Who Is Marjorie Taylor Greene? What The Congresswoman's Rise Means For The Future Of The GOP

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Republican Rep. Marjorie Taylor Greene of Georgia speaks as Trump listens at a campaign rally in support of Senate candidates Kelly Loeffler and David Perdue on Jan. 4, 2021. (Brynn Anderson/AP)
Republican Rep. Marjorie Taylor Greene of Georgia speaks as Trump listens at a campaign rally in support of Senate candidates Kelly Loeffler and David Perdue on Jan. 4, 2021. (Brynn Anderson/AP)

Back in 2019, before Georgia Republican Marjorie Taylor Greene was elected to the House of Representatives, a video was recorded showing her walking up to Parkland shooting survivor David Hogg and peppering him with questions.

That video has now gone viral, after it was recently discovered that the newly-elected congresswoman expressed support for executing House Speaker Nancy Pelosi and other prominent Democrats.

House Minority Leader Kevin McCarthy has said he will speak to Greene, but most House Republicans have been quiet about it. Greene, a known QAnon supporter, is now on the House Committee on Education and Labor.

WABE reporter Lisa Hagen has been following Greene’s political rise. She describes the viral video of Greene harassing Hogg as her “breakthrough” moment, but the Southern Poverty Law Center has been watching Greene’s social media activity since 2017.

Back then, Greene was pushing a petition to impeach Pelosi and accused Democratic Rep. Ilhan Omar of marrying her brother so he could obtain U.S. citizenship, Hagen says. Then she started showing up at pro-Trump and other right-wing rallies.

Greene supports a range of wild conspiracy theories, including the idea that the deadly 2018 California fires were started by a Jewish laser beam from space, a false theory rooted in anti-Semitism. But when she started running for Congress, Greene toned down the conspiracy theory rhetoric, Hagen says.

“What she did run on quite a bit rather than, you know, those conspiracy theories, she was very anti-antifa,” she says. “And I would say that gun rights have been a really winning issue for her from the very beginning.”

Gun rights is a popular issue with her constituents in northwest Georgia, Hagen says. Greene also has such a strong online presence because she often shares ideas that support violence, which “is a common way that people in her circles speak about how to address political issues.”

“If you drive around there today, there's still plenty of pro-Trump signs out. You can see the occasional Confederate flag,” she says. “It is a rural Georgia area with a lot of very conservative and far-right views.”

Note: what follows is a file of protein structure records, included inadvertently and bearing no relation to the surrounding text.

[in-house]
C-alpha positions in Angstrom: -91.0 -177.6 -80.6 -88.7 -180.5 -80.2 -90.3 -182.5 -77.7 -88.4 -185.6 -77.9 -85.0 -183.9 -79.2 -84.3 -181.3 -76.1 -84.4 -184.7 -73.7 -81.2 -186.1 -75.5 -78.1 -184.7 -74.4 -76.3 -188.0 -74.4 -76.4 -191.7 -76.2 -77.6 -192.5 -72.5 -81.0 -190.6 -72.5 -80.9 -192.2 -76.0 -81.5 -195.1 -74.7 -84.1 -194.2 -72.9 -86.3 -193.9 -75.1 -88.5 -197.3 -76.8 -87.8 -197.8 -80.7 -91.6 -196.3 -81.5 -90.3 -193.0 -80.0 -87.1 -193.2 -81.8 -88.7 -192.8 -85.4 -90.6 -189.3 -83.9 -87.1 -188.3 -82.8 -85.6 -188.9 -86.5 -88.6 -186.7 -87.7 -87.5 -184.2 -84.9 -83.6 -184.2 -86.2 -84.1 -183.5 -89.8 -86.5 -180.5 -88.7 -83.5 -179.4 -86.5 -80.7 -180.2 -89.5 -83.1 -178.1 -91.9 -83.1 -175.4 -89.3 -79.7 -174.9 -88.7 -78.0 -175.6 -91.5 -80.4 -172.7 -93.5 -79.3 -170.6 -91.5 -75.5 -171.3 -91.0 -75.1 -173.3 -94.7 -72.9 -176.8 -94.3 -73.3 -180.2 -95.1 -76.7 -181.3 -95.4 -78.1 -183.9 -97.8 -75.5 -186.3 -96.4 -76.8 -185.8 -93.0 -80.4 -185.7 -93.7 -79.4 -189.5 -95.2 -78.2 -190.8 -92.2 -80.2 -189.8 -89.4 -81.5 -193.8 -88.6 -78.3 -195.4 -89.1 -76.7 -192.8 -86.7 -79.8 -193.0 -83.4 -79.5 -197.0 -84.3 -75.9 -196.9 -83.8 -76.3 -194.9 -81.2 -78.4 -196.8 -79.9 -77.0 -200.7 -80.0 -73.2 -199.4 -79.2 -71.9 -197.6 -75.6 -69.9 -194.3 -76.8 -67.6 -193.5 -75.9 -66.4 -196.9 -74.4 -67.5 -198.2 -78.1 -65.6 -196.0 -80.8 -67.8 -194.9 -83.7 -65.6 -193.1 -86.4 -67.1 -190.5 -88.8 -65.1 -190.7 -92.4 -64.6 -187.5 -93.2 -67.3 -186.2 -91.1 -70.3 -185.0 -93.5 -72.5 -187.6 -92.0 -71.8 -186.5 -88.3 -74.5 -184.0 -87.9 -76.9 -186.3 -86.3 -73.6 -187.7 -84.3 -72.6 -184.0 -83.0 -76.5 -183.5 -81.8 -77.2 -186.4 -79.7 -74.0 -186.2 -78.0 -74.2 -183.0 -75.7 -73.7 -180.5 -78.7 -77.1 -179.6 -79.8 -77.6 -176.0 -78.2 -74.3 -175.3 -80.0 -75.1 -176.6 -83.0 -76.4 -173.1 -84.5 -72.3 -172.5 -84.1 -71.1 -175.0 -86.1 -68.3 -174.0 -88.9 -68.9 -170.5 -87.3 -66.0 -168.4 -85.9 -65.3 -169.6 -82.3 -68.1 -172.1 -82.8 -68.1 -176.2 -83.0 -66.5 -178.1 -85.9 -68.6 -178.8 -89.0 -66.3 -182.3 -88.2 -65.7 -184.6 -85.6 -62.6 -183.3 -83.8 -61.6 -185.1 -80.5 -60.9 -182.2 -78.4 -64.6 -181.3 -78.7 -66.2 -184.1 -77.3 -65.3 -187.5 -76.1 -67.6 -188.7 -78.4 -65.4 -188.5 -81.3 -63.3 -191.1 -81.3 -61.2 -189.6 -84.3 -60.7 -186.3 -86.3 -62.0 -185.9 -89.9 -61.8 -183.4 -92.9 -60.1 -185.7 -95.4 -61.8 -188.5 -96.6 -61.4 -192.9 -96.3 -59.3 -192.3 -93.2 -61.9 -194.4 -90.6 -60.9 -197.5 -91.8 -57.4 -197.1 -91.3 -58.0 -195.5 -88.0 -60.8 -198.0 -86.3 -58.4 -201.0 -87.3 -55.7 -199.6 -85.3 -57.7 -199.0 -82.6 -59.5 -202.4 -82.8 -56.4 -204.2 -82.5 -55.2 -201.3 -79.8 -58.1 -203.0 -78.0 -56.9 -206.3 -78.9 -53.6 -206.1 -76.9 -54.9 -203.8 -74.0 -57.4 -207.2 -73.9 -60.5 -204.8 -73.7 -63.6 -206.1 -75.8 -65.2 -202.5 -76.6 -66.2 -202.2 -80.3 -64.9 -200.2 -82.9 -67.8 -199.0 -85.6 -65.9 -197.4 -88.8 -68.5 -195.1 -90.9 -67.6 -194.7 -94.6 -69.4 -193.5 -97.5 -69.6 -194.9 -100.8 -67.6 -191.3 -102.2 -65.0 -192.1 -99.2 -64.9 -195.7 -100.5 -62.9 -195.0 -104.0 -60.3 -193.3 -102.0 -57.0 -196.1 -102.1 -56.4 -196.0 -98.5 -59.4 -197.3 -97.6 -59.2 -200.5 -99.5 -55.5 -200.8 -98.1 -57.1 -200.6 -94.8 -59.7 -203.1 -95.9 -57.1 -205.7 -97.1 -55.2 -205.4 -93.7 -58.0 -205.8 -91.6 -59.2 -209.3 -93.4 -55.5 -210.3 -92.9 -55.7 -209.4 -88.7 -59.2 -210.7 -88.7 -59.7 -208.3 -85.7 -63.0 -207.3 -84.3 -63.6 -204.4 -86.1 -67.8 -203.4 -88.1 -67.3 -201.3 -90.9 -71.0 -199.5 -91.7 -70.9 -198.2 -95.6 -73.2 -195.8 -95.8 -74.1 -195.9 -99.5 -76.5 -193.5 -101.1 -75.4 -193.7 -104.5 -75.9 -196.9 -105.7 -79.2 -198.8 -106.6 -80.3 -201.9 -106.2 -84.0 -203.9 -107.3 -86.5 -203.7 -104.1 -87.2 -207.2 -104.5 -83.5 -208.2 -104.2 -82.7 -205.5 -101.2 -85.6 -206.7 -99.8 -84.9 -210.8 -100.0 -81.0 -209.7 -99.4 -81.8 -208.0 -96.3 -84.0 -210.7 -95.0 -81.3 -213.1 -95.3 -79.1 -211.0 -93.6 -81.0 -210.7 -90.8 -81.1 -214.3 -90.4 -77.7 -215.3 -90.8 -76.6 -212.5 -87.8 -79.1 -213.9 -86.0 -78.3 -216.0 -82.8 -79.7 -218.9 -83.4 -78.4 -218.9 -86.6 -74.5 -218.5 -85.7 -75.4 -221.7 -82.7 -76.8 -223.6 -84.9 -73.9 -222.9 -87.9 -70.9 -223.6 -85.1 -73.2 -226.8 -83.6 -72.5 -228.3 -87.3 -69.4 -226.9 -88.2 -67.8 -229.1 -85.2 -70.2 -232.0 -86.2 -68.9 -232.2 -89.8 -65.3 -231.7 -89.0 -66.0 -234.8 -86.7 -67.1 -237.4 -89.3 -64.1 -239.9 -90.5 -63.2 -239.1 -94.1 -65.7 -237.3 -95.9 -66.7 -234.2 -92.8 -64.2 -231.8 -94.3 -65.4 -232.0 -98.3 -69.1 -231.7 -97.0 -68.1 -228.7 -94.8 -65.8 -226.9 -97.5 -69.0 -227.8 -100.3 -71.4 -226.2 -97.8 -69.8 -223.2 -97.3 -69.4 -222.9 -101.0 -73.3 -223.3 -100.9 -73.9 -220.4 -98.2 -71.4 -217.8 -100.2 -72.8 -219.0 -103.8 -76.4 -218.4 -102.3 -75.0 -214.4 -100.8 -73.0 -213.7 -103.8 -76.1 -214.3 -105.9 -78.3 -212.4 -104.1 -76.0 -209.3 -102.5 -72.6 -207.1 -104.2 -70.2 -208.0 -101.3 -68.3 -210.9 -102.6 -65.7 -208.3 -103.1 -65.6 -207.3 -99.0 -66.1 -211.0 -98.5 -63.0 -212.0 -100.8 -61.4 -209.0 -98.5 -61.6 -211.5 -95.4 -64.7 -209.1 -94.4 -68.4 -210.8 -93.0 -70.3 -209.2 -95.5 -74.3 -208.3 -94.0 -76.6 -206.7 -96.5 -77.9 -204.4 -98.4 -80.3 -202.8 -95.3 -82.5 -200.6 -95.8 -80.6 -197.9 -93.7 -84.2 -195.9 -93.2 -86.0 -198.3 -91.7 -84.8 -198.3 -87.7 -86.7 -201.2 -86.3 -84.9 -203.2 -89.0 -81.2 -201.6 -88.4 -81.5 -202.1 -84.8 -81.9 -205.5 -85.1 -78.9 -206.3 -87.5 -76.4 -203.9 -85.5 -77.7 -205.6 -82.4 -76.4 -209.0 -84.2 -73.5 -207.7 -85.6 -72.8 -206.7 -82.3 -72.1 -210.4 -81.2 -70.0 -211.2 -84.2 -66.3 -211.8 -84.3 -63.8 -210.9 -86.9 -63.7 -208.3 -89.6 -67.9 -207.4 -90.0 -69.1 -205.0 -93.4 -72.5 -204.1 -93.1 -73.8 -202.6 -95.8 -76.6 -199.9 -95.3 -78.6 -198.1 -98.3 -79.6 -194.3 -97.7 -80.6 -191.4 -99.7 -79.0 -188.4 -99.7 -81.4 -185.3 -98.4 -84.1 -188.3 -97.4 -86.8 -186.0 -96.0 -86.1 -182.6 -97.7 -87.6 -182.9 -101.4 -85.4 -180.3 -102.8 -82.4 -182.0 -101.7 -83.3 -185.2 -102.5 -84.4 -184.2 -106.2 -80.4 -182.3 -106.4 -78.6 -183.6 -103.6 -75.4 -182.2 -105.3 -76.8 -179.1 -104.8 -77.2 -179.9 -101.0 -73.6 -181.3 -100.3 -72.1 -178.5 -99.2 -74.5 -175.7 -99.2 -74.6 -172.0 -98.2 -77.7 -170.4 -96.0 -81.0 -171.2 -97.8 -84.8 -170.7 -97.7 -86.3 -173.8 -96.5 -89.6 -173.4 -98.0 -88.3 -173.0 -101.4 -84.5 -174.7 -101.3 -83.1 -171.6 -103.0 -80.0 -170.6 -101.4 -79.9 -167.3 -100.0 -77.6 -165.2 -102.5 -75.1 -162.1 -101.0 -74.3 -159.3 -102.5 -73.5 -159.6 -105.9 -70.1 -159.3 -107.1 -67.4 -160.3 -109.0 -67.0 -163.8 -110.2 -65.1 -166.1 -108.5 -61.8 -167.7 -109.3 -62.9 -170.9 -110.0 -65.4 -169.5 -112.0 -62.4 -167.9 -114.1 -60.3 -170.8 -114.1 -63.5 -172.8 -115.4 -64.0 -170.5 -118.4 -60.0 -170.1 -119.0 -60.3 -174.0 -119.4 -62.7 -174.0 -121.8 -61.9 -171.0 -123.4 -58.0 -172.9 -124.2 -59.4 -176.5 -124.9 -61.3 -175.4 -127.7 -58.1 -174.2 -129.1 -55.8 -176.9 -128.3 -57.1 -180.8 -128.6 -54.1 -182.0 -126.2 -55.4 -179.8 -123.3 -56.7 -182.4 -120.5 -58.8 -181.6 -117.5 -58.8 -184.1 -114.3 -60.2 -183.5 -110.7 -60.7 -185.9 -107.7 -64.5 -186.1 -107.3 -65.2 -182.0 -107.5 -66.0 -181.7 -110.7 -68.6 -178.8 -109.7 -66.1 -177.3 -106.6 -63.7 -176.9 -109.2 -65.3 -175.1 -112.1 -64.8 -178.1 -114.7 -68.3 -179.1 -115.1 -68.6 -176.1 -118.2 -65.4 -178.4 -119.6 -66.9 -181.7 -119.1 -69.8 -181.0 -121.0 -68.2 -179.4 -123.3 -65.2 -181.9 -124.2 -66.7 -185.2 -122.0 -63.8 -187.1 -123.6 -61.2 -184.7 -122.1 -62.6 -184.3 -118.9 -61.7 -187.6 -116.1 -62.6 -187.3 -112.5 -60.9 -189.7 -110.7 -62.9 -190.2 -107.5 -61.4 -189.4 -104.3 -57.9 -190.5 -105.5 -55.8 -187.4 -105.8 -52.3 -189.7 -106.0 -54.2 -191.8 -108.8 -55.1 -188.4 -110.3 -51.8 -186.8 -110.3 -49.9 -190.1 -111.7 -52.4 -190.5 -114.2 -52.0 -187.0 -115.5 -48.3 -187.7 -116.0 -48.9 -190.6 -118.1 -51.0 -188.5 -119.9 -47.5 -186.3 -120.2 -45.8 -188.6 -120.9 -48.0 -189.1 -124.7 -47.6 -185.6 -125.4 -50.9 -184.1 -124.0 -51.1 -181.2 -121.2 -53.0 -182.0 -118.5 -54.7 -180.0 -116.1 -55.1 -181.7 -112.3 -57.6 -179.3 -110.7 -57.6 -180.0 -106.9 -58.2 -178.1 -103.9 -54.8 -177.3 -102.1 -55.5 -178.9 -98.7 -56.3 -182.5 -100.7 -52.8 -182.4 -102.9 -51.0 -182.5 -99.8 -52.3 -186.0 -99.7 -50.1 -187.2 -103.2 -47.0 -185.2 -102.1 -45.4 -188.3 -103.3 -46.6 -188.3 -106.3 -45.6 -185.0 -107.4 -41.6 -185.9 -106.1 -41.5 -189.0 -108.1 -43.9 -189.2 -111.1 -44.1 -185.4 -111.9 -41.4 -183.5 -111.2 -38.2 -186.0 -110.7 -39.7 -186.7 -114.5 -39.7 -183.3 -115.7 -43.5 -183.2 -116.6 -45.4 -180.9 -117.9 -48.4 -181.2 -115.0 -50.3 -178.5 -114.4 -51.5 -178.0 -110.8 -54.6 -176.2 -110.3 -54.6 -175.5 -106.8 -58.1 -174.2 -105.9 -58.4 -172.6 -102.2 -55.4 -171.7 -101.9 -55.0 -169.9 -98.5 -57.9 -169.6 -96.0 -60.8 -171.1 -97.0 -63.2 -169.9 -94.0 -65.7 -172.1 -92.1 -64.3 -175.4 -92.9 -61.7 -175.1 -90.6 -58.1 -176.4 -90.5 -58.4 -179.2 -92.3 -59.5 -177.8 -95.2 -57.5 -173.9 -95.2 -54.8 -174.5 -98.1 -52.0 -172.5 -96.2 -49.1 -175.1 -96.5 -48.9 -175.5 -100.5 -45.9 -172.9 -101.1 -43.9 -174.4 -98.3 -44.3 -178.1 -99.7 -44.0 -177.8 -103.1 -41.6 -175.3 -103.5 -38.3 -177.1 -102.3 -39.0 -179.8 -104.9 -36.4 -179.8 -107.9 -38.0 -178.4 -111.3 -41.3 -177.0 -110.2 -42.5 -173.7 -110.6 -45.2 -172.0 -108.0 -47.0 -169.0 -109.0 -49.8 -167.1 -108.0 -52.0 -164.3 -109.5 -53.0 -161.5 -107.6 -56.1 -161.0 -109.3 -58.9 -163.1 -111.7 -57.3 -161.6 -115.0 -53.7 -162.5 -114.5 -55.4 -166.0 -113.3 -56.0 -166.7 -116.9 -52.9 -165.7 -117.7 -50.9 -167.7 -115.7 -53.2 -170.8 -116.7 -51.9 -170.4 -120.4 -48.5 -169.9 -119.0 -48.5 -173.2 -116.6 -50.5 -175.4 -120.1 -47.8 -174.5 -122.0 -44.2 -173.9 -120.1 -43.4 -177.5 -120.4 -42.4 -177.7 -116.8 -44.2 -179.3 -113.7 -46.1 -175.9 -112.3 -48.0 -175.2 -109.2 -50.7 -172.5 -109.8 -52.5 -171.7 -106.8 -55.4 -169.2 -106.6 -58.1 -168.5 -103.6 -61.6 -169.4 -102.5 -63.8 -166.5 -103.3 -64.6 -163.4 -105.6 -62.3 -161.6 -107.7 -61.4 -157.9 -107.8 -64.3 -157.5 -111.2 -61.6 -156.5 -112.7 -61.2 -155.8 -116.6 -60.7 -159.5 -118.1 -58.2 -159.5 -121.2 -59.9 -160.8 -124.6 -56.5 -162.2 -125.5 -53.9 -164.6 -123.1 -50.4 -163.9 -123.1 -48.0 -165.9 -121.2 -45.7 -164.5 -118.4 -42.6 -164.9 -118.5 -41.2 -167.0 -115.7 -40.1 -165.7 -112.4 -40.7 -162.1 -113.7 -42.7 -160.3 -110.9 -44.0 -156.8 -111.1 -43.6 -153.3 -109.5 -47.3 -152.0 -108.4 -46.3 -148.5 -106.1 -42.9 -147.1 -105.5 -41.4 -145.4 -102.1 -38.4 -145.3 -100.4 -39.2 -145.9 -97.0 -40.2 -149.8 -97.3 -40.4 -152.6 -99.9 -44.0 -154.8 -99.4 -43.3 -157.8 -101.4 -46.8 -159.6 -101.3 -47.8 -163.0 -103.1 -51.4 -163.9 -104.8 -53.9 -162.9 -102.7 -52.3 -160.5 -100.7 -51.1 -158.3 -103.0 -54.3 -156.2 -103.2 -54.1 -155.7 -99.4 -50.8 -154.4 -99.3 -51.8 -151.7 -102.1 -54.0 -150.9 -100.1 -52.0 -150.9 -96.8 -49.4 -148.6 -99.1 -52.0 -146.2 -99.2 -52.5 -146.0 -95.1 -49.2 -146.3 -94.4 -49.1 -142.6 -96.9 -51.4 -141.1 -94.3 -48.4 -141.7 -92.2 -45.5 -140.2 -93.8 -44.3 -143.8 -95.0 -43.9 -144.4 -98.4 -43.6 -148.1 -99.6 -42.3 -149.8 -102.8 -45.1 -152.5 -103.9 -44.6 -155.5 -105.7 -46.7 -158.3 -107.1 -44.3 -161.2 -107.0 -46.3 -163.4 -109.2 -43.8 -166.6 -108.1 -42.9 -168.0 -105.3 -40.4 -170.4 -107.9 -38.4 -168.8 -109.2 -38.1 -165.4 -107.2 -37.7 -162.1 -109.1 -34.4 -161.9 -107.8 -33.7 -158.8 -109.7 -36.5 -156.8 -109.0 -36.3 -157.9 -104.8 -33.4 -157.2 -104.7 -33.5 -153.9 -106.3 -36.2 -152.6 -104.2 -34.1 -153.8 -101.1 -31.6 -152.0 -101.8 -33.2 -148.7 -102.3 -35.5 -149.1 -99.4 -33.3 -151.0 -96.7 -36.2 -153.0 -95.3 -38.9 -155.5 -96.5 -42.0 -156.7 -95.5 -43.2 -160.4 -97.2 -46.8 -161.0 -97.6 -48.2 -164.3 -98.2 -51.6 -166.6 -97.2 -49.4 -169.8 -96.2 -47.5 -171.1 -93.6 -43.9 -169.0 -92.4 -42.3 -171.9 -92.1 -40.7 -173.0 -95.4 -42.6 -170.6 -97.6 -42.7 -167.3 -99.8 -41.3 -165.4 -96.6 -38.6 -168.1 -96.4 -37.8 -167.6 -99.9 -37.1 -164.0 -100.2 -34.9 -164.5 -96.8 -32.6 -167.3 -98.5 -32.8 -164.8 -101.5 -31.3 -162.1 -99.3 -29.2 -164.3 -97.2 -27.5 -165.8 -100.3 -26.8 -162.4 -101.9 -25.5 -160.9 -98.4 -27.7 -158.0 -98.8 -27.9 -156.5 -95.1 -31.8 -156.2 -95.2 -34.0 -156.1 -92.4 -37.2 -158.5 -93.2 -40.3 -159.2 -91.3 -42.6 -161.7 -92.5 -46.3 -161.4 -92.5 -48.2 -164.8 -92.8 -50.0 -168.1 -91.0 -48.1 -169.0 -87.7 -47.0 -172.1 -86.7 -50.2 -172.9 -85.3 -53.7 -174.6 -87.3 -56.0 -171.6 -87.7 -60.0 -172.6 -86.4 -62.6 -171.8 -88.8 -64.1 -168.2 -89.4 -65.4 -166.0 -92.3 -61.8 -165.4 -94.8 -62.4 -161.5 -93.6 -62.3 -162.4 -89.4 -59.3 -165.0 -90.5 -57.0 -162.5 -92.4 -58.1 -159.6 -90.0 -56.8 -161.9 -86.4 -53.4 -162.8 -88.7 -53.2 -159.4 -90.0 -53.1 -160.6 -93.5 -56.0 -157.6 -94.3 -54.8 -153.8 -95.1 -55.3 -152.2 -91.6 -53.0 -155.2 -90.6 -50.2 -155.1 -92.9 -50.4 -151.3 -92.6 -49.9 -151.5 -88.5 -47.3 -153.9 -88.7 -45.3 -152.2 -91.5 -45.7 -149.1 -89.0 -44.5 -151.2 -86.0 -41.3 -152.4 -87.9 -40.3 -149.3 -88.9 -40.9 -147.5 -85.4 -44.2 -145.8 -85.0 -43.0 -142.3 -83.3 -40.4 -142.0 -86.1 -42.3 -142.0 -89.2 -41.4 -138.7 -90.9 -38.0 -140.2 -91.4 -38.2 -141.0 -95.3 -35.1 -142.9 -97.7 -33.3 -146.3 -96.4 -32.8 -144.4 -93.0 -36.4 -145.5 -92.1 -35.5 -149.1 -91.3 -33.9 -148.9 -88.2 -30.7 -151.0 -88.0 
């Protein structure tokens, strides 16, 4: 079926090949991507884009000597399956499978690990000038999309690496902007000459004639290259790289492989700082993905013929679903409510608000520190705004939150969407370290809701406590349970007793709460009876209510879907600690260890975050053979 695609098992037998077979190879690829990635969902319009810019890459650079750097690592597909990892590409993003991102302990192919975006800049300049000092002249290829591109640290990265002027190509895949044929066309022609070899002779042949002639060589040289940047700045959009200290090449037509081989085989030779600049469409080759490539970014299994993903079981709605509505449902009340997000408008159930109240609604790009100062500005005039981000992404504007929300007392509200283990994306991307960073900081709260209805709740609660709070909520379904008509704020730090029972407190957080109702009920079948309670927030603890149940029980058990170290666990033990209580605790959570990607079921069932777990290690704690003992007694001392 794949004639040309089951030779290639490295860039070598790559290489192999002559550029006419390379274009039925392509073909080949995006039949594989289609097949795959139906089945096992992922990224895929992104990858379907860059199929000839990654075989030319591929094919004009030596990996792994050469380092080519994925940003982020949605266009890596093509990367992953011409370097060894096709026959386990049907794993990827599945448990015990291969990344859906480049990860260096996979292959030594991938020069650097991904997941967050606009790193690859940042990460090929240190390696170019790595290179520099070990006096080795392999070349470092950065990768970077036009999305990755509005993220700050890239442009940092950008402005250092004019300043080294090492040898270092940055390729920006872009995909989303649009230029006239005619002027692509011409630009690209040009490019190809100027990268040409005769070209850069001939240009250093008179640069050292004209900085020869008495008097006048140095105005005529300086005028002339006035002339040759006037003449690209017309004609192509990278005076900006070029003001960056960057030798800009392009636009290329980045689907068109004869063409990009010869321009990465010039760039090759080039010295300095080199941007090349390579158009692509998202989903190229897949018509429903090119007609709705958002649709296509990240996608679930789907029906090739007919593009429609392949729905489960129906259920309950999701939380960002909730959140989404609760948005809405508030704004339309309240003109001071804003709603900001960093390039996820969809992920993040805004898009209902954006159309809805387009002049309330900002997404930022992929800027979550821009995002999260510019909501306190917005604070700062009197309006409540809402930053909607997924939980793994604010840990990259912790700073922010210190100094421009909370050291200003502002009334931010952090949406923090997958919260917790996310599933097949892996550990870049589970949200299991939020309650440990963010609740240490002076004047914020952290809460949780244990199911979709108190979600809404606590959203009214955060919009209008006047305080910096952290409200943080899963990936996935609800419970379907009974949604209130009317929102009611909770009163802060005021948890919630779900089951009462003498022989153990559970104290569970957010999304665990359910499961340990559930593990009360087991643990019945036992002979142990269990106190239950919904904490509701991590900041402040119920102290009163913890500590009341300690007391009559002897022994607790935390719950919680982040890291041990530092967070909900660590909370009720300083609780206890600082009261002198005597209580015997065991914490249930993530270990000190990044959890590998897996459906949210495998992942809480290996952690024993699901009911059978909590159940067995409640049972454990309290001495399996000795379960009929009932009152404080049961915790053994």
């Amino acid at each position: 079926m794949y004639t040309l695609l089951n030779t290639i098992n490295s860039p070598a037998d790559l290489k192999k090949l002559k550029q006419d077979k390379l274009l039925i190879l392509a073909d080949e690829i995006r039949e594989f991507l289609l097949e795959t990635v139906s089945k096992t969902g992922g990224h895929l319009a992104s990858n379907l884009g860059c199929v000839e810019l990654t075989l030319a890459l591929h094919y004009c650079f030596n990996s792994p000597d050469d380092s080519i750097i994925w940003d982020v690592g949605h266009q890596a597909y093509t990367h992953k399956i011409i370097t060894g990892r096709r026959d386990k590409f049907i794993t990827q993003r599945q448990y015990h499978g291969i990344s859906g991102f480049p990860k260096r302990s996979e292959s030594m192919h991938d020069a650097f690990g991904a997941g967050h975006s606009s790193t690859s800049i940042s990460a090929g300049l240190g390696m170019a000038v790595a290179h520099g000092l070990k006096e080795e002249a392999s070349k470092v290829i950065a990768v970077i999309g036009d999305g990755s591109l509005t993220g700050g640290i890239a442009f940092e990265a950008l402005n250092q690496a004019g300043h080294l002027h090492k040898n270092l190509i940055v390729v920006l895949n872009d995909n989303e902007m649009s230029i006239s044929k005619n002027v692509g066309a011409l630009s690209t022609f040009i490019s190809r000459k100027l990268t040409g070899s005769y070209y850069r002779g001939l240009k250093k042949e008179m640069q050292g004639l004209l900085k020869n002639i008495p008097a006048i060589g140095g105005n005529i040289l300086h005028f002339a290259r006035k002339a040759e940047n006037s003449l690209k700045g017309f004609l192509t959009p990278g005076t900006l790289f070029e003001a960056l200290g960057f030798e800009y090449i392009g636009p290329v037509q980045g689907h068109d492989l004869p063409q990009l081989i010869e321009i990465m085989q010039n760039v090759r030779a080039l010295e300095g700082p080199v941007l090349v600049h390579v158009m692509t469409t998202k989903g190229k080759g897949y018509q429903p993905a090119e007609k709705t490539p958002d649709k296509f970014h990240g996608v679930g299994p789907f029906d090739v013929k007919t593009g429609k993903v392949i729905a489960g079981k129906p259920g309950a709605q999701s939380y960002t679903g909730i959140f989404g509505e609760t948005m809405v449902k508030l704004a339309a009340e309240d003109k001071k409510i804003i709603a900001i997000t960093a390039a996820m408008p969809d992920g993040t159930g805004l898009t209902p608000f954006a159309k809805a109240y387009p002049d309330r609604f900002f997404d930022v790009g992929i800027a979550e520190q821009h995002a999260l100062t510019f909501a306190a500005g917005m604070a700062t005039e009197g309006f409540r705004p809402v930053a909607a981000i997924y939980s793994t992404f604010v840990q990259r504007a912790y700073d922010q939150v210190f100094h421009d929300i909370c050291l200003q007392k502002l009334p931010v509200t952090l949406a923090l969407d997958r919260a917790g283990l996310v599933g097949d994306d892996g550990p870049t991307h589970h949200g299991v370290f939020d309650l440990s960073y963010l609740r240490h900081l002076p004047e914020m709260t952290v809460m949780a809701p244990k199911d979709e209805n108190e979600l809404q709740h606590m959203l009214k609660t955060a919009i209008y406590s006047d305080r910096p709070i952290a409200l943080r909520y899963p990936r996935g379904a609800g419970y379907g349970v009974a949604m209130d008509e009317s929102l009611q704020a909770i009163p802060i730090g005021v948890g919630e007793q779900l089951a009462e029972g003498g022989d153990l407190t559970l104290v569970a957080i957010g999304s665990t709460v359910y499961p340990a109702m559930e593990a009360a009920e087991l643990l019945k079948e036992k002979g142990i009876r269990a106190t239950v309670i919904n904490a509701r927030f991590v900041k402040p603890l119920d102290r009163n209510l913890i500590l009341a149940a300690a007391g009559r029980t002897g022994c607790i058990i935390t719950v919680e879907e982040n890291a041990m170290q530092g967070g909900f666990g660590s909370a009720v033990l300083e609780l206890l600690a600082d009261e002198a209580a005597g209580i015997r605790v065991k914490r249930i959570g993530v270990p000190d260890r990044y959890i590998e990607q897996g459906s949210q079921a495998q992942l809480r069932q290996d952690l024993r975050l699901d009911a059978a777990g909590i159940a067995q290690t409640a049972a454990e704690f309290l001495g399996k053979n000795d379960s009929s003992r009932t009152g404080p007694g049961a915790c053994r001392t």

Greene was still elected to the House despite Georgia sending two Democrats to the Senate for the first time in two decades. Hagen says that’s due to her close ties to gun rights activists in the state.

“In those circles, you hear a constant drumbeat of Georgia is changing. They're going to come for your guns soon enough. The state that you live in and grew up in and love ... it's going to be unrecognizable soon,” she says. “And I think someone like Marjorie Greene gaining popularity in a moment like this makes sense because this is the sort of inevitable backlash against the changes that we are seeing in the state politically.”

Greene’s rise is a sign of former President Trump’s hold on the Republican Party, but it is also representative of a new trend emerging — like the “Tea Party 2.0,” Hagen says.

“The difference with someone like Marjorie Greene and someone like Donald Trump is that Trump is sort of known for being more of a chaotic political figure,” she says. “Marjorie Greene, I think, for Democrats, probably represents a much more canny actor because she has very distinct views about what she wants and is very much a conservative, and I think is being advised by conservative actors who really have specific goals in mind.”

Greene is also very calculated about how she reaches those groups of conservatives, recently spending $200,000 advertising on Parler, the now-defunct social media site that was popular among far-right groups. She has also heavily advertised on Telegram and other alternative messaging sites, Hagen says.

“I think we're going to see that Greene, like many of the gun rights activists that I've been studying in the state who she's linked up with, are very, very good at raising money,” she says. “Where the money is coming from and where it's going is going to be where I'm keeping an eye on in the future.”

Cristina Kim produced and edited this interview for broadcast with Tinku Ray. Samantha Raphelson adapted it for the web.

This segment aired on January 29, 2021.


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Samantha Raphelson is an associate producer for Here & Now, based at NPR in Washington, D.C.



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